Coming across sheer mountains rising from Lake Crescent, while driving the good old Highway 101 from Forks to Port Angeles atop the Olympic Peninsula, made me feel like I was experiencing a slice of Canada. This made sense because it was, at this location, only a short ferry ride away. The feeling didn’t last long, though. Port Angeles felt a lot like Cobain’s Aberdeen, minus the claim to fame and plus the suicidal atmosphere. This had been and would continue for some time to be pickup truck country; where the locals were as friendly as they were subtly suspicious. Everywhere there were political signs urging residents to vote for less national and state parks and “more working forests for working families”. Which whether directly or not meant a vote for doomed Republican presidential candidate Mitt Romney. Of course as we now know he shot himself in the foot by insinuating half his country’s population were cheats and welfare bludgers in that leaked video. The conservative prick. Desperately needing prolonged warmth, I lingered in the ironically named Port of Angels long enough to take a swim in its public pool and struggle to resist joining greying and extra wrinkled women enjoying aqua-yoga. Not an hour north of Olympia, Washington’s capitol, and several hours south-east of Port Angeles, Potlatch State Park seemed an insignificant smudge on the map next to the enormous Olympic National Park dominating the peninsula’s interior. Until I saw it with my own eyes. Late autumn leaves snowed down upon the deserted campground to form a thick carpet of reds, browns and yellows. Mossy trees hung over the scene like enormous bell boys at an upper class hotel. A small yet full stream trickled past my fire as I drank cheap beer and descended deeper into solitude inspired temporary insanity. My Converses stayed wet for full weeks from the moment I drunkenly stumbled into the stream to fill up a jug of water with which to douse the fire. It was, on its own, a very intoxicating place. Of course copious amounts of Captain Morgan rum only made it more so.
Everyone’s different. But when driving in Australia I’m used to, obviously, sitting in the left lane but sticking to its right-hand-side. I was still newly driving in America by the time I’d reached Yosemite, so this meant I’d regularly and occasionally dangerously move outside of the white line road border. Which I’d discover were called fog lines. Plus, during this particular trip back to my campsite, I unhappily rolled through one of the deserted tourist trap’s stop signs. These factors conspired to have flashing lights flare up in my rear-view mirror when I was almost literally within spitting distance of my campsite. I pulled over.
“You rolled through a stop sign back there,” the officer said.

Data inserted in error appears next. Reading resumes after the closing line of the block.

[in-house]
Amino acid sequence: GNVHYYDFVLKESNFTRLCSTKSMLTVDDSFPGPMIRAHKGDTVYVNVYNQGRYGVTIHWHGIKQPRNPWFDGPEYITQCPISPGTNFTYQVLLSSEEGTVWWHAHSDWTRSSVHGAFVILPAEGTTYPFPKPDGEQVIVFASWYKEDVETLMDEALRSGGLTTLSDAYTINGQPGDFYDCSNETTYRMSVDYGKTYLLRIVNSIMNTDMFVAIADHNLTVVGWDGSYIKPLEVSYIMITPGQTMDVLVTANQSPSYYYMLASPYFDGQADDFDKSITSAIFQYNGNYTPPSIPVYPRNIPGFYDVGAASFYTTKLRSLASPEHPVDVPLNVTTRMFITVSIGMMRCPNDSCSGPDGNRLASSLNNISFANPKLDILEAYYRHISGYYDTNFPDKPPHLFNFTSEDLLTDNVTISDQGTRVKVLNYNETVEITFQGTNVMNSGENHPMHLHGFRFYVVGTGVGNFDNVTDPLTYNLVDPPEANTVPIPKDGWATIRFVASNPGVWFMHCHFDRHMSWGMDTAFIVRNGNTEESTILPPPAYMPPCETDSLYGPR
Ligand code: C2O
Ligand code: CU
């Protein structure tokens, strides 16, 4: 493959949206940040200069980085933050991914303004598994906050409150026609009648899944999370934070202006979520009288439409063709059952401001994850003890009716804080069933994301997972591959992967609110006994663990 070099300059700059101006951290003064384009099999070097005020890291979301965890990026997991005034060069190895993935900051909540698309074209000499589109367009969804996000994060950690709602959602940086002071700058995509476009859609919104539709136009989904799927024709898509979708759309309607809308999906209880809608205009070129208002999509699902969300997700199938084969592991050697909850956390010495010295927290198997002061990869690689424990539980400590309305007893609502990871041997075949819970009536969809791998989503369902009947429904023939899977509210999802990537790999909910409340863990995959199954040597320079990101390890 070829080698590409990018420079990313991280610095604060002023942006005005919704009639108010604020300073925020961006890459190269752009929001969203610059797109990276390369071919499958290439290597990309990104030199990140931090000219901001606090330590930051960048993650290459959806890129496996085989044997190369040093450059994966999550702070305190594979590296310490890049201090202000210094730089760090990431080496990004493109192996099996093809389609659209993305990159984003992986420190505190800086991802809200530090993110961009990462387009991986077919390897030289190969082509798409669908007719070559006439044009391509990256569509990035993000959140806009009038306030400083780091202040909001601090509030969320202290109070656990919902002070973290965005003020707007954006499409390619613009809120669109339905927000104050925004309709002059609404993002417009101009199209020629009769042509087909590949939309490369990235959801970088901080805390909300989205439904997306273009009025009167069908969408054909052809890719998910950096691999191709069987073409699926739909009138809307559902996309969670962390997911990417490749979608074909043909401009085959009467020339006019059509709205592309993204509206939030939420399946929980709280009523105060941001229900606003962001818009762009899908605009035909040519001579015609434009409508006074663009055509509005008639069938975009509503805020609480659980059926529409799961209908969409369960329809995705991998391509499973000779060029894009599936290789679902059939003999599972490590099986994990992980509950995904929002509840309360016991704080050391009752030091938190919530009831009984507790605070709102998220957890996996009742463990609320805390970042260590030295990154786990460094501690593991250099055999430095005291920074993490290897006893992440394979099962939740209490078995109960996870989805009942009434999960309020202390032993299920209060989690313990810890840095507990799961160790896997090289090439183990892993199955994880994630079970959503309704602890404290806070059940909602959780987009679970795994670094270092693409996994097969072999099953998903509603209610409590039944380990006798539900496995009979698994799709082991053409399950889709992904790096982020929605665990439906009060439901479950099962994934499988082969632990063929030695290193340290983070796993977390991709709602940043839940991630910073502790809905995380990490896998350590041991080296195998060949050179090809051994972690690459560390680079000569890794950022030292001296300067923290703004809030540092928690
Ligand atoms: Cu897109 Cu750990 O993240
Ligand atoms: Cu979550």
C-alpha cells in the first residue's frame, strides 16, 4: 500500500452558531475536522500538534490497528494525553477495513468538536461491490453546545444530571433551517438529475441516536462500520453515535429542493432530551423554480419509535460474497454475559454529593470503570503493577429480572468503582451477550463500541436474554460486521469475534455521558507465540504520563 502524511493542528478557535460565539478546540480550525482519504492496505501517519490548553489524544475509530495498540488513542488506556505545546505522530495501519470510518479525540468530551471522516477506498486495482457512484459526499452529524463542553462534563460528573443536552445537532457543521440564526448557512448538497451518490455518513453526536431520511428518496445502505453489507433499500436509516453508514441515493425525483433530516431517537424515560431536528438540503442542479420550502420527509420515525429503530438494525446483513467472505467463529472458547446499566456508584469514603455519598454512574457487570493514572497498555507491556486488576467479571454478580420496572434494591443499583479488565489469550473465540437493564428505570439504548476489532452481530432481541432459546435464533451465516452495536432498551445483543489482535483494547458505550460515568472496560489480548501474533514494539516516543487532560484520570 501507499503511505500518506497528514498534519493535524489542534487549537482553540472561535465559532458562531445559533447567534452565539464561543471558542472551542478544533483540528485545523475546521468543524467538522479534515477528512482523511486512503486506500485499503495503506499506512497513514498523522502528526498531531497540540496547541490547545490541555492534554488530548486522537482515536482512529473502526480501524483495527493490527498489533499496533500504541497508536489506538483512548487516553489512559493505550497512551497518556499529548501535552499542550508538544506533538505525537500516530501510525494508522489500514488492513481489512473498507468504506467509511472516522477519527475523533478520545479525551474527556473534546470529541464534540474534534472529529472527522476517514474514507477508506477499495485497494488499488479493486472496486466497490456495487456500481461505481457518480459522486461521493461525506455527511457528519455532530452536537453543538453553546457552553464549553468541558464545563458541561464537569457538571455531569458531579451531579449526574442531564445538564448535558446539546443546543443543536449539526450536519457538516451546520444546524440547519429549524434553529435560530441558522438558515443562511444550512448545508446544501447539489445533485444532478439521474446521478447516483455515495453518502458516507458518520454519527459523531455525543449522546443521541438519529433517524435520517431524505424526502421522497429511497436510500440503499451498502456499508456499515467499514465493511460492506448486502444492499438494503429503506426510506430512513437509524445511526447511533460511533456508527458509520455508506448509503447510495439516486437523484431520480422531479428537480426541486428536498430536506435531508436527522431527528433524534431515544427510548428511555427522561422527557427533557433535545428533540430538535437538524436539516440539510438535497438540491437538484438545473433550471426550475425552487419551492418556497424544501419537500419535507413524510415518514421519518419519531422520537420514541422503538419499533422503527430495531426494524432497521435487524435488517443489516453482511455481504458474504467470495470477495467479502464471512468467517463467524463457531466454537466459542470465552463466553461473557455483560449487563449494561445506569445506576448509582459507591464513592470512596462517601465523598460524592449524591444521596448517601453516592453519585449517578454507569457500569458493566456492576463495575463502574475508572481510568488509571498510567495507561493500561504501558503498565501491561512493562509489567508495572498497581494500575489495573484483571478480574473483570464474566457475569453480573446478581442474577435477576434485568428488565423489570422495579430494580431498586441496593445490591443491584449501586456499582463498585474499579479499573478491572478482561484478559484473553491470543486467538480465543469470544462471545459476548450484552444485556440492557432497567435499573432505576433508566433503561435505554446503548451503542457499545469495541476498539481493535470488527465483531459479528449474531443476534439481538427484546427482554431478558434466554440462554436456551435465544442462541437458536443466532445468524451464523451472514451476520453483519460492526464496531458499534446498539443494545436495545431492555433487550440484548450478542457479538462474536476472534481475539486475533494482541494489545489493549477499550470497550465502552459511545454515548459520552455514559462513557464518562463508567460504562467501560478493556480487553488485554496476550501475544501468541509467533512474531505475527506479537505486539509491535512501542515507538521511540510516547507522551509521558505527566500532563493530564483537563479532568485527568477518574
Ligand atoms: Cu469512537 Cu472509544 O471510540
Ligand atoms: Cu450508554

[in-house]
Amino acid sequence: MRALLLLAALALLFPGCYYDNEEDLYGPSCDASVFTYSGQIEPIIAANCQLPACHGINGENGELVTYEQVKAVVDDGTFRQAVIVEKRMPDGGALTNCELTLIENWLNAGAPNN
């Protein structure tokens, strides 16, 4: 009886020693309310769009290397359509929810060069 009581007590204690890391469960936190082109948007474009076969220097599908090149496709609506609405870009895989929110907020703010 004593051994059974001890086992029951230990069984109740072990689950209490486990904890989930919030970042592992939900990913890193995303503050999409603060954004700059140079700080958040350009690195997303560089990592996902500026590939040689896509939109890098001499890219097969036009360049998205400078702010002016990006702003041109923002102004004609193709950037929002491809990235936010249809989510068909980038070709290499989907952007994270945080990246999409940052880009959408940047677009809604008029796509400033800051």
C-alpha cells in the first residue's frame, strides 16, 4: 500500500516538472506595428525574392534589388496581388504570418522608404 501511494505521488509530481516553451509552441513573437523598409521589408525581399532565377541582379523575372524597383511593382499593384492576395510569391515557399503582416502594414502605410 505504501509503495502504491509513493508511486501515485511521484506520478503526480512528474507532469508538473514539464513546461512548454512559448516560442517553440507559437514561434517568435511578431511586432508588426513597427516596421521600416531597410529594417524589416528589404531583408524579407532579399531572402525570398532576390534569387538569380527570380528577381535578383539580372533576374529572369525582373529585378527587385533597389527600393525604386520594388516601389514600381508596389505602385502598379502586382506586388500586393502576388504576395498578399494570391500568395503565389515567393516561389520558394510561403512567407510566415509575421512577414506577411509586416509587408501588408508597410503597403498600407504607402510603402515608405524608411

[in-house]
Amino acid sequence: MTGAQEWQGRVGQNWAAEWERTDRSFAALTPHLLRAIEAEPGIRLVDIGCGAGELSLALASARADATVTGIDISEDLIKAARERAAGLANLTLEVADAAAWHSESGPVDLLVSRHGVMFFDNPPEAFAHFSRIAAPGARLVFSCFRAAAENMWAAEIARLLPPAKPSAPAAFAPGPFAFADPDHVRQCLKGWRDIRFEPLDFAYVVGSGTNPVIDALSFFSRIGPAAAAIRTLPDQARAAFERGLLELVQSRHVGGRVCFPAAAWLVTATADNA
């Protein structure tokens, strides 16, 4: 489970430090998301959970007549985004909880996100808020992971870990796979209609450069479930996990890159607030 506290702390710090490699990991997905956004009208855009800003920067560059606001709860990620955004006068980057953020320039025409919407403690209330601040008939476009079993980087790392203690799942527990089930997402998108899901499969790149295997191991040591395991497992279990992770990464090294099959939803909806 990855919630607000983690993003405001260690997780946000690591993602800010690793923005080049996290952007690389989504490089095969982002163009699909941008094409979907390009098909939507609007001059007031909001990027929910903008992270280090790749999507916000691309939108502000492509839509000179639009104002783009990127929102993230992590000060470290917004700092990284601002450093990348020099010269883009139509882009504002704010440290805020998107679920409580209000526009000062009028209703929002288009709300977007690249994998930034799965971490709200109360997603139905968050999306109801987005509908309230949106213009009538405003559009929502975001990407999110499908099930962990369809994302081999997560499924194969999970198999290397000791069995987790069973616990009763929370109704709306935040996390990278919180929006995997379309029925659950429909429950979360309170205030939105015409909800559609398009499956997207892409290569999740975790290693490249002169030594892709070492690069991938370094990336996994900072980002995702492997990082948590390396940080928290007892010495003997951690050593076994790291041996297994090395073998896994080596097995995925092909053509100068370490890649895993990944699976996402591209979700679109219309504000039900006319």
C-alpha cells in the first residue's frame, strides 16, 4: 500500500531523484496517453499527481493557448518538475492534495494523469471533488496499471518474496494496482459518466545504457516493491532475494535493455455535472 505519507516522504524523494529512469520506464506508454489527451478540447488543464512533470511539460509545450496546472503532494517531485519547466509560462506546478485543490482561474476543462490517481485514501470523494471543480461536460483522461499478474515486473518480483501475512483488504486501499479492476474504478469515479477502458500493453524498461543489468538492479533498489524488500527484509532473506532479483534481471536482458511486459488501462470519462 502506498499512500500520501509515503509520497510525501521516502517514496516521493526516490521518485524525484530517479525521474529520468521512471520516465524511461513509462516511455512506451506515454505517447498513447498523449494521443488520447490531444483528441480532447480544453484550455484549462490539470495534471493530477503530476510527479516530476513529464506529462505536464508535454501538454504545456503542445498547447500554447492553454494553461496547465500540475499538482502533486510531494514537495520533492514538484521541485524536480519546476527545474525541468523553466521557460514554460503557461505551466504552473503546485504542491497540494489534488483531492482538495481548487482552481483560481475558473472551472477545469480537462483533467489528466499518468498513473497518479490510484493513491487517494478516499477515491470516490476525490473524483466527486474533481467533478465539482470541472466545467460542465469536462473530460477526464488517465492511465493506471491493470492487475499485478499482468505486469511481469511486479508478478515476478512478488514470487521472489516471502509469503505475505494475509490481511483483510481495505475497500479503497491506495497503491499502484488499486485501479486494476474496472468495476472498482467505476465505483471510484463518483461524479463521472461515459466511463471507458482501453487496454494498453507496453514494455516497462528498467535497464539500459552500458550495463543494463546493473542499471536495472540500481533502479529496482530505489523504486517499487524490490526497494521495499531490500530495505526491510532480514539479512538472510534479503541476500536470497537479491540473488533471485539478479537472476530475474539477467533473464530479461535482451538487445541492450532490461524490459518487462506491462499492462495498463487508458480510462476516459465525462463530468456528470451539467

“And you almost went off the road at one point, too.”
I explained my relative inexperience on US roads.
“Have you been drinking tonight?”
I answered in the affirmative, so he asked me to please step out of the car. The first sobriety test was to stand on one leg and count until this respectful but frustratingly diligent cop told me to stop, at about 17. It was about this time another two patrol cars arrived as ‘backup’ to probably the biggest bust in Yosemite’s recent history.
“Don’t mind them,” Robocop said. “They’re here for my protection.”
“Jesus,” I thought, “just how dangerous do I appear in a leather jacket, ripped jeans and black, fingerless gloves while driving an outrageously painted Chrysler van?”
Then I had to maintain my gaze on his finger moving slowly but erratically in front of my field of vision, without moving my head. Thirdly I had to walk a straight line while keeping my heel against the preceding foot’s toes with each step. Fear and adrenalin kicked in to have me swaying and stumbling well beyond the blame of any amount of actual intoxication. I’d find out later that, according to my test performance, I was as pissed as a parrot. As a coup de grace the dreaded breathalyser was introduced by the officer, who said I could use it presently or back at the station. I took a moment to consider my depressingly limited options.
I stood inexplicably weeping in the presence of Olympia’s Capitol Mall Korean War Memorial. I think it had something to do with the fact I learned the war against the Communist north had involved the largest coalition of nations ever formed before or since in order to safeguard the very freedoms I’d indulged in to be standing there. As the capitol was only a short distance south of the Potlatch campground, which I left early accompanied by a perfect sun rising somewhere over Seattle, I had a couple of hours to explore. The 1800s built Legislative Building was, naturally, as it imposed its Grecian presence over the whole area, a highlight. I wandered its marble splendour with delirious astonishment for an hour. One suited smiling sir asked me if I “needed help finding anything,” as he headed for an elevator.
“No,” I replied, mirroring his smile and looking around, “I’m just. . . .”
“Having a look around?” he interrupted, knowingly.
“Yeah. It’s amazing.”
“It’s certainly a neat place to come to work every day,” he concluded, and entered the elevator. Americans love the word “neat”. From there I wandered to the extreme southern tip of Puget Sound, which separates the Olympic Peninsula from every part of the state east of it, to take a mental and actual photo. Then I headed back to the Dragon, put the not to expire for an hour ticket back in the machine – for karma – and headed in Seattle’s direction, after driving through the capitol’s underwhelming yet bohemian port-side downtown. It was time for what I thought would be my final time camping within those United States, at beautiful but in no way convenient Camano Island. I danced, drunk, around the fire and attempted to commune directly with its departing wood spirits that night. I asked “Where are you going?” to which they replied, predictably: “Wherever the wind takes us.”